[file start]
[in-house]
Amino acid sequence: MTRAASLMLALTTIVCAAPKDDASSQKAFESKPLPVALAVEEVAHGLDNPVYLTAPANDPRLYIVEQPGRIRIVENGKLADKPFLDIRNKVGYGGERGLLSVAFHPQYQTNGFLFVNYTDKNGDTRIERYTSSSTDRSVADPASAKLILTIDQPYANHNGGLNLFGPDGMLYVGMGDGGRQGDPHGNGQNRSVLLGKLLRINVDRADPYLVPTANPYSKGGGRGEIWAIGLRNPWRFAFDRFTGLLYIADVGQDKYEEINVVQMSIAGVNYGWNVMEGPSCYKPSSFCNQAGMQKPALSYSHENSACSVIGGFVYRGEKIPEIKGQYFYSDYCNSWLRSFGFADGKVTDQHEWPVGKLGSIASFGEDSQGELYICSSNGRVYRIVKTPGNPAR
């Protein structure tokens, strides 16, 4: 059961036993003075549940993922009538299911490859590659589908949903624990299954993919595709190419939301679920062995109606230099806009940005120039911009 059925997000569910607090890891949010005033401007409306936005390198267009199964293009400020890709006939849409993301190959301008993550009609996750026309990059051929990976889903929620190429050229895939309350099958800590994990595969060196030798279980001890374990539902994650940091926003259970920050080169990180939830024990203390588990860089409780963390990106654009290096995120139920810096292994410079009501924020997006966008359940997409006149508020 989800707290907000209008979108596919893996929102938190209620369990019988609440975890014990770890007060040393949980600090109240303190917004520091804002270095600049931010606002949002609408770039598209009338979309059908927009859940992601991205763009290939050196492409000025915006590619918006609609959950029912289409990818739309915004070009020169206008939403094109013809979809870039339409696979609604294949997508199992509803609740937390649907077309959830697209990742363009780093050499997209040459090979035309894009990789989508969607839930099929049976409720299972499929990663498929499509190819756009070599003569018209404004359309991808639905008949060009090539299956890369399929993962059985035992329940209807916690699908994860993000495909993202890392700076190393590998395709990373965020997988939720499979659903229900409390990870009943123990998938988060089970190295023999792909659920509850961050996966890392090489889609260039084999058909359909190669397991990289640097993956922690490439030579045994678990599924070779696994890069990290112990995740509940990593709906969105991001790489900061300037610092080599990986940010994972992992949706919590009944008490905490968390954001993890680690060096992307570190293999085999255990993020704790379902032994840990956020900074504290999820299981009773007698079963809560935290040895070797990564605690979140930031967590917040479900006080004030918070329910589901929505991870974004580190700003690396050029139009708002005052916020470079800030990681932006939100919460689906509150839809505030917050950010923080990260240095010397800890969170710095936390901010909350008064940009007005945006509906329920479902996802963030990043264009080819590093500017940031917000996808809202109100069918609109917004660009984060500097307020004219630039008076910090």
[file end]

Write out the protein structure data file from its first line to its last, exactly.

[in-house]
Amino acid sequence: MTRAASLMLALTTIVCAAPKDDASSQKAFESKPLPVALAVEEVAHGLDNPVYLTAPANDPRLYIVEQPGRIRIVENGKLADKPFLDIRNKVGYGGERGLLSVAFHPQYQTNGFLFVNYTDKNGDTRIERYTSSSTDRSVADPASAKLILTIDQPYANHNGGLNLFGPDGMLYVGMGDGGRQGDPHGNGQNRSVLLGKLLRINVDRADPYLVPTANPYSKGGGRGEIWAIGLRNPWRFAFDRFTGLLYIADVGQDKYEEINVVQMSIAGVNYGWNVMEGPSCYKPSSFCNQAGMQKPALSYSHENSACSVIGGFVYRGEKIPEIKGQYFYSDYCNSWLRSFGFADGKVTDQHEWPVGKLGSIASFGEDSQGELYICSSNGRVYRIVKTPGNPAR
């Protein structure tokens, strides 16, 4: 059961036993003075549940993922009538299911490859590659589908949903624990299954993919595709190419939301679920062995109606230099806009940005120039911009 059925997000569910607090890891949010005033401007409306936005390198267009199964293009400020890709006939849409993301190959301008993550009609996750026309990059051929990976889903929620190429050229895939309350099958800590994990595969060196030798279980001890374990539902994650940091926003259970920050080169990180939830024990203390588990860089409780963390990106654009290096995120139920810096292994410079009501924020997006966008359940997409006149508020 989800707290907000209008979108596919893996929102938190209620369990019988609440975890014990770890007060040393949980600090109240303190917004520091804002270095600049931010606002949002609408770039598209009338979309059908927009859940992601991205763009290939050196492409000025915006590619918006609609959950029912289409990818739309915004070009020169206008939403094109013809979809870039339409696979609604294949997508199992509803609740937390649907077309959830697209990742363009780093050499997209040459090979035309894009990789989508969607839930099929049976409720299972499929990663498929499509190819756009070599003569018209404004359309991808639905008949060009090539299956890369399929993962059985035992329940209807916690699908994860993000495909993202890392700076190393590998395709990373965020997988939720499979659903229900409390990870009943123990998938988060089970190295023999792909659920509850961050996966890392090489889609260039084999058909359909190669397991990289640097993956922690490439030579045994678990599924070779696994890069990290112990995740509940990593709906969105991001790489900061300037610092080599990986940010994972992992949706919590009944008490905490968390954001993890680690060096992307570190293999085999255990993020704790379902032994840990956020900074504290999820299981009773007698079963809560935290040895070797990564605690979140930031967590917040479900006080004030918070329910589901929505991870974004580190700003690396050029139009708002005052916020470079800030990681932006939100919460689906509150839809505030917050950010923080990260240095010397800890969170710095936390901010909350008064940009007005945006509906329920479902996802963030990043264009080819590093500017940031917000996808809202109100069918609109917004660009984060500097307020004219630039008076910090």